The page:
The record reflects five objections made during the argument of the prosecutor. The first related to a comment that the jury did not hear of Davis' alibi evidence at or near the time the state made its opening statement. This resulted in objection. The trial court sustained that objection and chastised the prosecutor for making inappropriate comments. No motion for mistrial was made at that time.
The prosecutor commented upon a defense witness who allegedly violated the sequestration rule by talking with other witnesses after they had testified. The court sustained the objection. Though a motion for mistrial was denied, the court informed the jury it should remember the occurrence in the trial when the prosecutor had objected to the witness testifying because of an alleged violation of the rule of sequestration.
Later during his argument, the prosecutor pointed out to the jury that even though Mrs. Brinson knew of her son's alibi, she never went to the jail or the police protesting his innocence. This went to credibility and did not result in a curtailment of that part of the prosecutor's argument.
The prosecutor argued that a defense witness had testified differently in trial than when the witness was interviewed by the prosecutor. Upon objection, the trial court allowed the argument but limited its consideration by the jury to what had been said on the stand. There was no motion for mistrial.
We do not view these comments with the same dismay as does counsel for appellant. In all but one (the first), there was at least a minimal predicate for the inference and argument thereon. Violations of the rule of sequestration properly allow a comment upon the credibility of a witness. The failure to call a subpoenaed witness who offers contradictory evidence as well as the release of that witness supports a comment upon the witness' absence. Moreover where evidence is subject to attack for lack of credibility (as where a witness may be rehearsed or privy to the testimony of other witnesses or a relative who is aware of an alibi but shows little confidence in it by failing to bring it to official attention until the day of trial), it likewise is subject to comment. Moreover, counsel is permitted, in the sound discretion of the court, to argue all reasonable inferences and deductions which may be drawn from the evidence, however illogical they may seem to the opposite party. Hightower v. State, 225 Ga. 681 (3) (171 SE2d 148)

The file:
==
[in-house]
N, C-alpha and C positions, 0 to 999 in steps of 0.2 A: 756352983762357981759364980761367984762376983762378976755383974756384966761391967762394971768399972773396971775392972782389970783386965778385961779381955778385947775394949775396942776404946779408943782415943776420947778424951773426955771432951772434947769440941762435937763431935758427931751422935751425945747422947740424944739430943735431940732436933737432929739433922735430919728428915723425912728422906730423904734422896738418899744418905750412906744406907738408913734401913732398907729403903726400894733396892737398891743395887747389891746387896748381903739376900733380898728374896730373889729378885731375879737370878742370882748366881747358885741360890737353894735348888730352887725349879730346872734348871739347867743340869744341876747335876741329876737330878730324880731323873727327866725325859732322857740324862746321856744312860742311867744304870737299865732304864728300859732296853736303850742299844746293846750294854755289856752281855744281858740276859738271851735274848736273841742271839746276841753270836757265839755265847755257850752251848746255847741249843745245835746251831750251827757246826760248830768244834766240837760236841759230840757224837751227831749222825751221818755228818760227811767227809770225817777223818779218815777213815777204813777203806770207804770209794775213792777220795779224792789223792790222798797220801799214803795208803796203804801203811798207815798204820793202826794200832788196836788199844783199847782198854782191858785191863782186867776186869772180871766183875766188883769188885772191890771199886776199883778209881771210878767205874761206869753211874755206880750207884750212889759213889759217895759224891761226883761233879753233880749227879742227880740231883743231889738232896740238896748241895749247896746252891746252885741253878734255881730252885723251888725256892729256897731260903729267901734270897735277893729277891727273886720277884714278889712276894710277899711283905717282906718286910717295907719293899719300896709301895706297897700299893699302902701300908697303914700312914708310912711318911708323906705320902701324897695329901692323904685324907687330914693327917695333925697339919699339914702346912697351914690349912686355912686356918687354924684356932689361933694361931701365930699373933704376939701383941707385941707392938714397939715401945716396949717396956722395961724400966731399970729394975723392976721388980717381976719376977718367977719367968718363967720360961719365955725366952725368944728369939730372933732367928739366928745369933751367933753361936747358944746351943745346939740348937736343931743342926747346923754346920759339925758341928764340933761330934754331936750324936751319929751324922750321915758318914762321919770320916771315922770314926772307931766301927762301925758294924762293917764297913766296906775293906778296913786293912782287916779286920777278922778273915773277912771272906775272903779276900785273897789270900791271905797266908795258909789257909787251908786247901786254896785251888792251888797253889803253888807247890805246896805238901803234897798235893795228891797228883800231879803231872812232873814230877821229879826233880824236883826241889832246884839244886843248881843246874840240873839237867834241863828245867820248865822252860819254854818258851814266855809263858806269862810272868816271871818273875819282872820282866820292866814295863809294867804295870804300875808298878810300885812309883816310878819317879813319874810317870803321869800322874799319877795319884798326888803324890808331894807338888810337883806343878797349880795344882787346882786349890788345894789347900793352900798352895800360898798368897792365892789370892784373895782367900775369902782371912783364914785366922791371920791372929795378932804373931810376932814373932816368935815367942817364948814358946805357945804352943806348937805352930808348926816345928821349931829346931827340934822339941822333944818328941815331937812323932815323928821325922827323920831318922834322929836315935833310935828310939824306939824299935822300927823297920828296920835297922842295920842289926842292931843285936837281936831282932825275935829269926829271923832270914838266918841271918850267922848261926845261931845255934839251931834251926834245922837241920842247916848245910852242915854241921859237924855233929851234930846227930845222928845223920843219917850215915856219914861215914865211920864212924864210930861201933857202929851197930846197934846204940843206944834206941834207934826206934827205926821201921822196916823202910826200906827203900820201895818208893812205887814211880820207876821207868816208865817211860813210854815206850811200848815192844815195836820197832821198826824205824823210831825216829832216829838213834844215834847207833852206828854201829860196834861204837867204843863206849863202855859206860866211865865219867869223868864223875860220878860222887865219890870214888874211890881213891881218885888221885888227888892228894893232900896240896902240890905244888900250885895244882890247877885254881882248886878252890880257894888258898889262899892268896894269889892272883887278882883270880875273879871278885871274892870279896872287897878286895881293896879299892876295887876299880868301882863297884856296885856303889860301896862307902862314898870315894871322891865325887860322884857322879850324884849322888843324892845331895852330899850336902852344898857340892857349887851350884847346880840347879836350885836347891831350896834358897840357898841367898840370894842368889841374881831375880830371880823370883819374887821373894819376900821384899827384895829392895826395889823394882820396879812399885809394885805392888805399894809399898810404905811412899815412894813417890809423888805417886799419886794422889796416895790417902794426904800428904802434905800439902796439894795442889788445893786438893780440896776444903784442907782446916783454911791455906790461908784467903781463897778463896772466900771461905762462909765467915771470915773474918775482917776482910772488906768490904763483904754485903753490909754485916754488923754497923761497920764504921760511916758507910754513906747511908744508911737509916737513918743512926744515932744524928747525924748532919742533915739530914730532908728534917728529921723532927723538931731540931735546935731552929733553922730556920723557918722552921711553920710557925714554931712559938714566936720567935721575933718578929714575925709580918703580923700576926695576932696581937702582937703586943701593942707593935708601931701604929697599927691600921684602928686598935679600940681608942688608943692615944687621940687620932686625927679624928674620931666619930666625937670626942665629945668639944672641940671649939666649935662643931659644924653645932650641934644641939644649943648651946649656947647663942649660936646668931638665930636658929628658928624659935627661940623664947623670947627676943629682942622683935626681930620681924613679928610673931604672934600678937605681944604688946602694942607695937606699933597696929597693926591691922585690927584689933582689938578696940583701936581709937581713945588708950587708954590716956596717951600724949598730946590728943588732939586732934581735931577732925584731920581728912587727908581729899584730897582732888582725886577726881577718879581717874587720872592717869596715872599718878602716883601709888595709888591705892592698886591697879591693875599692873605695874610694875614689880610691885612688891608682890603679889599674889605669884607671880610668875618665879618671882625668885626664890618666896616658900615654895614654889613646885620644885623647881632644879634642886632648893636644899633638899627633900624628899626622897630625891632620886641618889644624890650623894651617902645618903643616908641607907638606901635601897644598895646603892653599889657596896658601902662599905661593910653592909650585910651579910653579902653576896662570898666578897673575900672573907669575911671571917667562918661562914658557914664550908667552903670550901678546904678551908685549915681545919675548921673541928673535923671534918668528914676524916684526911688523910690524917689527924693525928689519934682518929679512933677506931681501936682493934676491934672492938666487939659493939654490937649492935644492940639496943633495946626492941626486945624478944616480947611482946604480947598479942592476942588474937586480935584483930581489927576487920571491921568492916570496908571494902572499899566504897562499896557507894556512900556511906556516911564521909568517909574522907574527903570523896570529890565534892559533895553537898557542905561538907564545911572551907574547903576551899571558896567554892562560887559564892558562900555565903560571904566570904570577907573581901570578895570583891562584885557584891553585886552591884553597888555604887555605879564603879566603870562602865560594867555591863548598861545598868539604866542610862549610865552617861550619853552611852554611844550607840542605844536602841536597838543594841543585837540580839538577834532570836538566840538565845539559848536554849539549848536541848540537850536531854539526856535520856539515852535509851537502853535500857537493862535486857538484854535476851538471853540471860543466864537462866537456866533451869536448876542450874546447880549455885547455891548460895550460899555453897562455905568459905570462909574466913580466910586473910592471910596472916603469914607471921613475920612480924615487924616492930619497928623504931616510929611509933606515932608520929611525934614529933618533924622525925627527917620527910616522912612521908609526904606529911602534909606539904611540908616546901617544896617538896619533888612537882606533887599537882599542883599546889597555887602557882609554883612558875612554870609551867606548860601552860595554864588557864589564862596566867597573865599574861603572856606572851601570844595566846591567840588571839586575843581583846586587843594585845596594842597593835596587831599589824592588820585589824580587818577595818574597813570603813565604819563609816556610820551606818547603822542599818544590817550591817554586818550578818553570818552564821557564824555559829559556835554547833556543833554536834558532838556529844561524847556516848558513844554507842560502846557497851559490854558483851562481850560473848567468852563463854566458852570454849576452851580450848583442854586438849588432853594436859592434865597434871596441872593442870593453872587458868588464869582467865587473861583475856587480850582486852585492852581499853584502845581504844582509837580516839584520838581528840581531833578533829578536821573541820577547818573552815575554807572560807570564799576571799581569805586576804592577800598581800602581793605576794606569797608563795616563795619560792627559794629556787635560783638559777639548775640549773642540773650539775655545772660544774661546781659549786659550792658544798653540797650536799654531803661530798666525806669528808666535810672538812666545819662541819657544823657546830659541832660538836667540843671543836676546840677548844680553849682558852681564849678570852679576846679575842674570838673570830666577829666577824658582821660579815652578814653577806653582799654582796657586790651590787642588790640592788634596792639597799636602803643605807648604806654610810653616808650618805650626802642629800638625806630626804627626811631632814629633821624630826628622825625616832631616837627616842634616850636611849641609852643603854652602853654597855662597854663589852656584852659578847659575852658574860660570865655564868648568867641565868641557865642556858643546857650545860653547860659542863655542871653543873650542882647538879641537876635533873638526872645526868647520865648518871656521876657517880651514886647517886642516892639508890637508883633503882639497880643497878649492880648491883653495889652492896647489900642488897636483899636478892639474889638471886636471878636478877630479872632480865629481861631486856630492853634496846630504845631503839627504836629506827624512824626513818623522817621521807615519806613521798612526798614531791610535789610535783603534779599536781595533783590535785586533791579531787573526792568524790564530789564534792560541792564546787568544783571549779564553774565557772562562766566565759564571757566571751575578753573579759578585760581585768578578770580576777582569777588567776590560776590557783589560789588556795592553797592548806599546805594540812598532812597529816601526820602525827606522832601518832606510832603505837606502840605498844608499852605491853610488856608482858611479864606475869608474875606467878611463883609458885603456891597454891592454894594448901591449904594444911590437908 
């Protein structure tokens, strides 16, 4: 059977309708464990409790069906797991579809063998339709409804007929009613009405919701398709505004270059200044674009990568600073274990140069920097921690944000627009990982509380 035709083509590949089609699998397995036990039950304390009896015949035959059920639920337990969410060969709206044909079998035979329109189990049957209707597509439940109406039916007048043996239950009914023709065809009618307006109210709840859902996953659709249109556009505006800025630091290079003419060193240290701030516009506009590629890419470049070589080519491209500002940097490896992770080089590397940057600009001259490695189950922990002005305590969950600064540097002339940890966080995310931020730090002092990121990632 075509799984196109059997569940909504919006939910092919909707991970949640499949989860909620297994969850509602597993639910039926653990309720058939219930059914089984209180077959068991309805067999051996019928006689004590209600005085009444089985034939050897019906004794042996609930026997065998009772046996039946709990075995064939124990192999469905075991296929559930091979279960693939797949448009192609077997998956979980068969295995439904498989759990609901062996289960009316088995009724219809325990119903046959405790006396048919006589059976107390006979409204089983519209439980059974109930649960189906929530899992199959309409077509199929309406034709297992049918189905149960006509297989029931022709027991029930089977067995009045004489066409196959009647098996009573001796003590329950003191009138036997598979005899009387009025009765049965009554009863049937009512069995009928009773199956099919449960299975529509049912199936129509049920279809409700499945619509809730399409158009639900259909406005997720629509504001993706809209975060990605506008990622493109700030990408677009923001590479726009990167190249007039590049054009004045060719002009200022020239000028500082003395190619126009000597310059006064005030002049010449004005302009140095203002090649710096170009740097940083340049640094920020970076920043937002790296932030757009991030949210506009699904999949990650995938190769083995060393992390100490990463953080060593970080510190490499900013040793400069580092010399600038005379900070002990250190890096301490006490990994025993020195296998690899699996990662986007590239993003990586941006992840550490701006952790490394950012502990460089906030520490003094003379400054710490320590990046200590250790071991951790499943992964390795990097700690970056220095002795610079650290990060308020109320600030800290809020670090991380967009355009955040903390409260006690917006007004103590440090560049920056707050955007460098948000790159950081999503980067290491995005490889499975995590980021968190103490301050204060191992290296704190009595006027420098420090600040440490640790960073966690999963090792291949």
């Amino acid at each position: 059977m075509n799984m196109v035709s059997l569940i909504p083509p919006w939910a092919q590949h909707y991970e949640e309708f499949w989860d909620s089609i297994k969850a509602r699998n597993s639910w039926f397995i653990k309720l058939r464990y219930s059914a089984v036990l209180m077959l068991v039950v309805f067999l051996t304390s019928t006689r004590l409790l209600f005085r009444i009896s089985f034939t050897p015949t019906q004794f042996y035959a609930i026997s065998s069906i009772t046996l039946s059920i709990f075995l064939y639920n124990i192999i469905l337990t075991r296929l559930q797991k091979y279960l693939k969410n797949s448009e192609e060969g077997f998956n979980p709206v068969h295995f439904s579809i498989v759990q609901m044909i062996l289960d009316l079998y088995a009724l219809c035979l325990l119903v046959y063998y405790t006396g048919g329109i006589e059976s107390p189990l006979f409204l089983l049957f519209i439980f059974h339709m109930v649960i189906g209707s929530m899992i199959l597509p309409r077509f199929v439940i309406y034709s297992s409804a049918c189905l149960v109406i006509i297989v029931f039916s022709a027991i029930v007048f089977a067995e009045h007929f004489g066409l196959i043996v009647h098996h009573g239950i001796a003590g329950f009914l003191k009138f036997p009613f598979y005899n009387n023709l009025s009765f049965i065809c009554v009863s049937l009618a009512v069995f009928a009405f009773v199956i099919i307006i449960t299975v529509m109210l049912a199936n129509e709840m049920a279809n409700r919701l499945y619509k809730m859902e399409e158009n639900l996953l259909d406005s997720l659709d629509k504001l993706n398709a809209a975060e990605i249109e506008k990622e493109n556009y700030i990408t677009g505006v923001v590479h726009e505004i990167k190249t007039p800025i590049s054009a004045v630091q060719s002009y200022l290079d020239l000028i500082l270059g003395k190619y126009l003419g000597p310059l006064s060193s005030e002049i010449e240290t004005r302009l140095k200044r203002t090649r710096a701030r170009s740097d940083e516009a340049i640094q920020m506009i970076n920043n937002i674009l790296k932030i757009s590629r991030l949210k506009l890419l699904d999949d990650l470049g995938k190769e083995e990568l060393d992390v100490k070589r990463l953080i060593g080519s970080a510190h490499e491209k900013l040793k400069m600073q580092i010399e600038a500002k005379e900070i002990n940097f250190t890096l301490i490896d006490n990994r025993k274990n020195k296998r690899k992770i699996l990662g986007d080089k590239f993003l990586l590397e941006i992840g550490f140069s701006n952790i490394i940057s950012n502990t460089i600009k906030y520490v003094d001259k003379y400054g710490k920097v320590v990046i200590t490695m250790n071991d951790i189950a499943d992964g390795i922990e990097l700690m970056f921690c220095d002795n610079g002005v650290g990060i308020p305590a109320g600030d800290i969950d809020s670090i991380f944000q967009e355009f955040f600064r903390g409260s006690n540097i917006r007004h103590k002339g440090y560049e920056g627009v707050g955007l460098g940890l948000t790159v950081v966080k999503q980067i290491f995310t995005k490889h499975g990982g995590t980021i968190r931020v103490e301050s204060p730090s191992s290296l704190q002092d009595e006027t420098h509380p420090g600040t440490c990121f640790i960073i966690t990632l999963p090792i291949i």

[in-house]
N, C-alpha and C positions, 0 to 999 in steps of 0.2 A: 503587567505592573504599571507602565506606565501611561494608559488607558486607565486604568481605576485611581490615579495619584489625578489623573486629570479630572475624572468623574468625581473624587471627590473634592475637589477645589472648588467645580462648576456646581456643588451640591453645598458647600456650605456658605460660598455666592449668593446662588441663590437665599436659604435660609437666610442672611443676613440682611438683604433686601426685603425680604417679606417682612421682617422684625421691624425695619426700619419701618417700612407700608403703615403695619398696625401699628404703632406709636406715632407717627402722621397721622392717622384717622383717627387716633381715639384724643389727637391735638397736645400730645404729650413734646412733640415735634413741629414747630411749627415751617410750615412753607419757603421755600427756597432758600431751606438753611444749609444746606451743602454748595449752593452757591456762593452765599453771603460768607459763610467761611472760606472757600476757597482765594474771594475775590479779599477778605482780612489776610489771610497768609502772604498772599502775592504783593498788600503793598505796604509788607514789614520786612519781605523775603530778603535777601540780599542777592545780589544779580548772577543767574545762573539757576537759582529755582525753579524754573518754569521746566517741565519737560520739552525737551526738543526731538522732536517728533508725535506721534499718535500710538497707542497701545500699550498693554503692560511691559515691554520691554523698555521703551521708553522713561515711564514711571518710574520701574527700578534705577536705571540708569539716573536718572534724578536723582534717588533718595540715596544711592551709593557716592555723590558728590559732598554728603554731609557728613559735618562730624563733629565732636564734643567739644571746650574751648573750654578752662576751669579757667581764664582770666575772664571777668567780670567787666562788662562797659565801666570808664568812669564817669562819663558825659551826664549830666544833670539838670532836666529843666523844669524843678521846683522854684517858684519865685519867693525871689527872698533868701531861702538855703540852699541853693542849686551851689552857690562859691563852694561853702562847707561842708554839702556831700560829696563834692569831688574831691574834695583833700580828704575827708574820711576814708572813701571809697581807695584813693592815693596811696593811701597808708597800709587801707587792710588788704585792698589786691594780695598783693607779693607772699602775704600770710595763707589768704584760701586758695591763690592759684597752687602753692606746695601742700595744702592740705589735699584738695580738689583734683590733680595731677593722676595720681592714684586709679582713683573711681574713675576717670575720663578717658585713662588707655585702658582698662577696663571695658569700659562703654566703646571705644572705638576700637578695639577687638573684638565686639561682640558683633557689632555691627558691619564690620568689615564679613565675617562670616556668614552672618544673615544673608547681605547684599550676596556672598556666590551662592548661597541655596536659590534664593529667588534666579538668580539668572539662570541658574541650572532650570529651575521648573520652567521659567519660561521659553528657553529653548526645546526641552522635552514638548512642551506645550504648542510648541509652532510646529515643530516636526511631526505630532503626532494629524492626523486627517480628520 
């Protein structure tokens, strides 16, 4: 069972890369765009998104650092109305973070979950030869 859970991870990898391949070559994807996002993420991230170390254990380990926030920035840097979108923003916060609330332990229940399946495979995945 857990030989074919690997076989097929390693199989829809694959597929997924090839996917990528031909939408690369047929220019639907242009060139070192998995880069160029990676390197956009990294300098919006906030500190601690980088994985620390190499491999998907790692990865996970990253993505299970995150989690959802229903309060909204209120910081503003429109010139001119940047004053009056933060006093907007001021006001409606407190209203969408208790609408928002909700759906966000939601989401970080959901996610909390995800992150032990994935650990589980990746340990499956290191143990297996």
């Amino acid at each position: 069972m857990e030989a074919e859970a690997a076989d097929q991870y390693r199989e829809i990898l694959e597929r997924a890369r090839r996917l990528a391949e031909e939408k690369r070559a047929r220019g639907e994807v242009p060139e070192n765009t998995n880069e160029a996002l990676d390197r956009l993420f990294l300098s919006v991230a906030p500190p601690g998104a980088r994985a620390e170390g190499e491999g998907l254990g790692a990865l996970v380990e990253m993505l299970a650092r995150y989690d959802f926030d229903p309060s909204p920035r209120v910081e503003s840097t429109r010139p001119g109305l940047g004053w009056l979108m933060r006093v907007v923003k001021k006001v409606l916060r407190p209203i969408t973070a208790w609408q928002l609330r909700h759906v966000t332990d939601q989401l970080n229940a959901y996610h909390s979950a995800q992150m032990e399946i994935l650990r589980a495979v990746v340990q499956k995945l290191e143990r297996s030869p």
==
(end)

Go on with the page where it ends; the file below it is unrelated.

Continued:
In two of the occasions now offered as error by appellant, although objection was offered, no motion for mistrial was forthcoming. A sustained objection to an improper remark, assuming such, without motion for mistrial, will not constitute grounds for reversal. Grice v. State, 224 Ga. 376 (162 SE2d 432)
. Moreover, when the objection was made to most of the remarks made by the prosecutor, the trial court sustained the objection and chastised the prosecutor or limited the jury's use of the evidence and argument. Under such circumstances, a mistrial was not demanded. Lenear v. State, 239 Ga. 617
, 619 (12, 13) (238 SE2d 407
). We find no harmful error associated with this enumeration.
3. In his last enumeration of error, Brinson argues that there was an irreparable misidentification based upon the photographic lineup and the appellant's subsequent exposure to the victims at the preliminary hearing.
William J. Smith, District Attorney, Douglas C. Pullen, Assistant District Attorney, for appellee.